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The Deconstruction of Dennis (standard:Psychological fiction, 9317 words)
Author: Karen FellowsAdded: Mar 06 2009Views/Reads: 2319/1437Story vote: 0.00 (0 votes)
Dennis was deep in the grip of a severe illness but could find no help, even from the people he loved the most. He was trapped.


This is the story of my demise. It is also the truth of my demise. 

For some, the downward slide into madness starts as the result of a
crushing emotional blow, or a cataclysmic lurch in some homeostatic 
process deep in the organism.  No one expects it to be gradual and 
insidious. Conventional thought embraces the idea of a sudden trauma, a 
happening that we can point to and say “ah, so that's what did it”. But 
despair can creep in slowly, an evil seed taking root in the depths of 
the psyche, watered by indifference, fertilized by caustic comments. It 
grows unseen in the head and heart, blocking out the light and taking 
over like a noxious weed, crowding joy out of its way like a rude 
stranger on a bus pushing other travelers aside. It settles in and 
spreads, becoming a thing unto itself, a smothering heavy nervous 
dictator constantly harping, weighing down the soul, and pulling toward 
the dark bottom of life where hope has died. 

The day I choose to die dawns with a merciless heat, yet my house is
cold as always. When we had this house built, it was an image boost. 
Set in a nice new neighborhood with prefab precision, it looked almost, 
but not quite exactly, like every other house on the block. But I have 
been proud of this house.  It is an achievement for me, having a house 
built.  Brand new, a visible manifestation of years of education, hard 
work and planning.  Who could have predicted within its walls would lay 
the coldest realm on the face of this earth?  No furniture created by 
man could defy the empty feeling of this house and no thermostat could 
prevail over the chill. 

This July morning I rise from the sofa where I have spent part of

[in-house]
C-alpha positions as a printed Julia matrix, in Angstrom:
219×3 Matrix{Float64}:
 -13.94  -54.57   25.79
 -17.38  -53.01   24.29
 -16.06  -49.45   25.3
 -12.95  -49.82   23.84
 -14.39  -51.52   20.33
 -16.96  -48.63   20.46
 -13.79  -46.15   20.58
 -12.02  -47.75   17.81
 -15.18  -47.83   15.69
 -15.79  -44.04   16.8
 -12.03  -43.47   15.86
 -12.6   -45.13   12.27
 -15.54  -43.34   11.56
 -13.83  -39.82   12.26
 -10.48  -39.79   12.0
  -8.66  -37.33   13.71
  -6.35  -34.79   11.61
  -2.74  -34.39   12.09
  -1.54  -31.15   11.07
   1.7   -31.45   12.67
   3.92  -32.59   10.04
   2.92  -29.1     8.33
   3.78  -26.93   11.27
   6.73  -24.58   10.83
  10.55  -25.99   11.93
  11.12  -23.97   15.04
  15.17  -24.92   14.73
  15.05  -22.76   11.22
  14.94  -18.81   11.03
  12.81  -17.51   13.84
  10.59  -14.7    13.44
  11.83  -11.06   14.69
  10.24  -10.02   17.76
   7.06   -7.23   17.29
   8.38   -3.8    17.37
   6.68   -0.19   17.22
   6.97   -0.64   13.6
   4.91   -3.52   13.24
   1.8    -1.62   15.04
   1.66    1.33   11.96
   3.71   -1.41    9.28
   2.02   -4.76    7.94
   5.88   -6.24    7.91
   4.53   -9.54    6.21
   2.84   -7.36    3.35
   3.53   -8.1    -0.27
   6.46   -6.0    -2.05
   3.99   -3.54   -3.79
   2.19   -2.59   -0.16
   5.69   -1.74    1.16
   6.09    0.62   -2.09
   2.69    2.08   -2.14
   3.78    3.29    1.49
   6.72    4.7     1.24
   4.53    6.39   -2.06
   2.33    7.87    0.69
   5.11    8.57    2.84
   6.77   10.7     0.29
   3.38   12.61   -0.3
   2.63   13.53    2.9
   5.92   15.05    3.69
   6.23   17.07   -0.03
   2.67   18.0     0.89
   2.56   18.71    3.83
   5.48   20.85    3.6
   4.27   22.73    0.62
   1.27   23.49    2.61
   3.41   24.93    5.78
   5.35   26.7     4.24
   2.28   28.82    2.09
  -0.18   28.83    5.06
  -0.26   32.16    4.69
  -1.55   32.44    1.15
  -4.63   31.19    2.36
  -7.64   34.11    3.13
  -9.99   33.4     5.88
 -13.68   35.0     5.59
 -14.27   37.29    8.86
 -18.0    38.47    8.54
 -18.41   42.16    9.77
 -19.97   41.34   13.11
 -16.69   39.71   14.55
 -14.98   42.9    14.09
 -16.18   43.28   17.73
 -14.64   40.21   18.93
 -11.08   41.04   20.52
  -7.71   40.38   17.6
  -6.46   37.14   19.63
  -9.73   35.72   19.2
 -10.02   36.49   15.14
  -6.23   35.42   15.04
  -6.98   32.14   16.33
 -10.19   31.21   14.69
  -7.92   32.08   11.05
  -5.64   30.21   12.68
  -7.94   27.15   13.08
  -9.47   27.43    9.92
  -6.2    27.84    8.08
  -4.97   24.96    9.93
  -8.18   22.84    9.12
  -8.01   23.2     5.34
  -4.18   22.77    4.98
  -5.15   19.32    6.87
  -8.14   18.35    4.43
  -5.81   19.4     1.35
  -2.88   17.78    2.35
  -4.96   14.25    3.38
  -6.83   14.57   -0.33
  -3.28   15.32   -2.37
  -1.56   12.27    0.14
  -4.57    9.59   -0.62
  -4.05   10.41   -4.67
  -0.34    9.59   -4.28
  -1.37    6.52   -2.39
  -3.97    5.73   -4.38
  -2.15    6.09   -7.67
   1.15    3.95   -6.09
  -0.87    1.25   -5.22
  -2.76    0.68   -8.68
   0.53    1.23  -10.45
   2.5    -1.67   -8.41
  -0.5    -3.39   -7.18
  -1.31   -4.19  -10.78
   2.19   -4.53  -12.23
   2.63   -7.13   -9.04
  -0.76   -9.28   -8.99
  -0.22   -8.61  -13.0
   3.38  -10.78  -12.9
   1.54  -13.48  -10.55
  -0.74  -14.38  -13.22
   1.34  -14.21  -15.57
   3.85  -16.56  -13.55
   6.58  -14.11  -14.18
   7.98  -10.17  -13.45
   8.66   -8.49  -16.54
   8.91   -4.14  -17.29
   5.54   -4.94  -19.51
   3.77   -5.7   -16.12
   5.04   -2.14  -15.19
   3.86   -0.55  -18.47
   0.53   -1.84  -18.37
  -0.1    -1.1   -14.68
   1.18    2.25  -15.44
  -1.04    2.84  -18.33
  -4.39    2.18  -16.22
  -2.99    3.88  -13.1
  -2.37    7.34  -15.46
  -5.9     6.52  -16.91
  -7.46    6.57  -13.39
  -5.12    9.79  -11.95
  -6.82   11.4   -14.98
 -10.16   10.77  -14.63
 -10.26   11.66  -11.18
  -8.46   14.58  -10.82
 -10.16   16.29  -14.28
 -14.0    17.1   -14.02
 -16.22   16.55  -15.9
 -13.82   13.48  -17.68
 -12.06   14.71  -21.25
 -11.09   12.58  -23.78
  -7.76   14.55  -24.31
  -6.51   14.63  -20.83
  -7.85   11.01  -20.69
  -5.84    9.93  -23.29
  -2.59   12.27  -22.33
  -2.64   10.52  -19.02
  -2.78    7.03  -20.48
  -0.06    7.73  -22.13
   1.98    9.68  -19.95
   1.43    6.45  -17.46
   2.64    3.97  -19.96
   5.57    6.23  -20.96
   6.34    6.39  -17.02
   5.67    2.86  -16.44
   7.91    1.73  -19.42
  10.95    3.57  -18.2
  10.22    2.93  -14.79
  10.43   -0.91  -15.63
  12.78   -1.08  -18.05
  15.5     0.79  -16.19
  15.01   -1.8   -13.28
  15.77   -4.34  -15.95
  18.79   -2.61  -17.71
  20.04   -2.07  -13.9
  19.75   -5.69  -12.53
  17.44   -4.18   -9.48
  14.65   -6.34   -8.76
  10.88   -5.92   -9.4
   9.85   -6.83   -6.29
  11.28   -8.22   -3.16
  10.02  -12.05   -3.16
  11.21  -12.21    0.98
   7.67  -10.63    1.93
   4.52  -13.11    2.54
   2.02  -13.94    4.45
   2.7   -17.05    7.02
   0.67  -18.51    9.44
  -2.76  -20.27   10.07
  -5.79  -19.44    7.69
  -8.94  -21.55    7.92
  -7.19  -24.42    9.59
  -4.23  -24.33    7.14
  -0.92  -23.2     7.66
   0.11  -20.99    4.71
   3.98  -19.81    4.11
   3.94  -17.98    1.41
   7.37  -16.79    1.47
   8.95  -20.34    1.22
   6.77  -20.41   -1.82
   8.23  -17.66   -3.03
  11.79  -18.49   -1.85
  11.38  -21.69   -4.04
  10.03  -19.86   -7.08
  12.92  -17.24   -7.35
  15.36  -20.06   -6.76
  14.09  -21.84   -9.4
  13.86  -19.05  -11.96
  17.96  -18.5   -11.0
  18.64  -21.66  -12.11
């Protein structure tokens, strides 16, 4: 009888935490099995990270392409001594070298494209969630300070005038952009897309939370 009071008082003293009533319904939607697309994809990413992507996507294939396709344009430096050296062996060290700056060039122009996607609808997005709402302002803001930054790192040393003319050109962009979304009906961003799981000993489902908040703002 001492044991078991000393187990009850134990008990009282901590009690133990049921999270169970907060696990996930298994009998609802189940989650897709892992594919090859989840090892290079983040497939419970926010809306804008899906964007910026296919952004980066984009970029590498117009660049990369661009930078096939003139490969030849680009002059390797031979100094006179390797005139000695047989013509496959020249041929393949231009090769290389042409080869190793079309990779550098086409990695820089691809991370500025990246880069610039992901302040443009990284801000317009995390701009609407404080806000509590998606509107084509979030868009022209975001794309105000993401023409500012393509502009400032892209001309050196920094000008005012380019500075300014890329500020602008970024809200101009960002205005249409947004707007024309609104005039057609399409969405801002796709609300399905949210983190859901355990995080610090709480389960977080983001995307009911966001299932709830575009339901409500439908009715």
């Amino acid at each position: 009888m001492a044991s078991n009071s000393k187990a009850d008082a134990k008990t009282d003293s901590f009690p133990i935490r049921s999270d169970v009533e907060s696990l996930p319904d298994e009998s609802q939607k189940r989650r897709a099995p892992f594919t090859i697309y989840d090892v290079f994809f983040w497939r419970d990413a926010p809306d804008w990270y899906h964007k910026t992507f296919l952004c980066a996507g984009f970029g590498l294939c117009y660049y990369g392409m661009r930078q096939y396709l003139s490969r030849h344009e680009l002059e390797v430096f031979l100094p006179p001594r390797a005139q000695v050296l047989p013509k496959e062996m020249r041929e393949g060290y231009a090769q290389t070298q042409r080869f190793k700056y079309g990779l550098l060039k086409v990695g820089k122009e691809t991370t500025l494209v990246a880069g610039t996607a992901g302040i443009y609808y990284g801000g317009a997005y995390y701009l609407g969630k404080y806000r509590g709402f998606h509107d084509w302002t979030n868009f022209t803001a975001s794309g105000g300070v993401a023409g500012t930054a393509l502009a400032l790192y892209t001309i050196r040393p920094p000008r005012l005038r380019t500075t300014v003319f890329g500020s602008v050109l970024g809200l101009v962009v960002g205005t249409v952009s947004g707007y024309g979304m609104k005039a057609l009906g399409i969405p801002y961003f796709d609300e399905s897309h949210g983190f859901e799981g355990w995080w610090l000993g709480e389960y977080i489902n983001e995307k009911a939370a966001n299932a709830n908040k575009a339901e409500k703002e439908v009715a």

another sleepless night. I wonder if my family is still slumbering in 
my daughter's room, door locked against me. I want to go to them but I 
don't because there is an invisible barrier. Their indifference is a 
strong wall, and I am too weak to hurl myself against it anymore. The 
low-level buzz of sleep deprivation hums continually in my brain. I try 
to tune it out and go again to the mirror to check my hair.  More of it 
is gone! A sickening lump of dismay slides down inside me, leaving a 
trail of disgust. I gently part my hair and carefully check my scalp, 
tilting my head this way and that, examining each area.  To my rising 
horror, I find several more spots where my hair is sparse and thinning 
and when I take my hands away, I see that several hairs cling to my 
fingers.  I would weep if I weren't so damn tired. This is at least the 
thousandth time I have checked my hair since midnight. My long vigils 
have drained me and I feel the fatigue deep in my bones and my soul. I 
can almost hear the persistent thoughts out loud now, just on the 
periphery of my awareness like a low chill voice in the next room...I 
look terrible, I am worthless, I will never get past this, I can't go 
out in public looking like this.....on and on until I think my spirit 
will crumble to dust and my body fall away in a puff of smoke.  I pace 
the kitchen, then the living room, then go back to the mirror to check 
again hoping that I am wrong. Sure enough, more hair is gone. Little 
pieces of me, missing.  They must lay scattered here and there tucked 
within the fibers of the carpet, or hidden among the rumpled clothes in 
the hamper, or evaporated into thin air for all I know. But they are 
not on my head where they belong and I am turning into a freakish 
caricature of my former self. It is agonizing for me to watch my 
disfigurement grow each passing day, hour, and moment. What will I do? 
How can I function? How could I present myself to the world looking 
like I do? I am weary beyond measure from the worry of it. 

I am driving my family crazy with this. My wife says my hair looks fine,
this thing is all in my head. She believes it is a delusion to which I 
am stubbornly and deliberately clinging. She has pointed out many times 
that I am selfish, possibly even lazy. My daughter tells me I am 
“acting like a retard”. Maybe he is even faking it, she speculates. 
They no longer want to hear my concerns.  I have worn them down and 
they have distanced themselves from me emotionally. Now at night they 
retreat to my daughter's room and lock the door to get away from me. If 
I bring up the subject of my hair, they grow angry and cold and roll 
their eyes in annoyance. They have become desensitized to my pain.  I 
am losing my family. Maybe I have already lost them.  I know this is my 
fault, but I can't seem to keep my fears to myself. I am lonely. One 
night I ask my wife if she will please just hold me. I tell her we 
don't have to do anything or talk about anything, but would she please 
just hold me. I long for some connection to reel me back in, away from 

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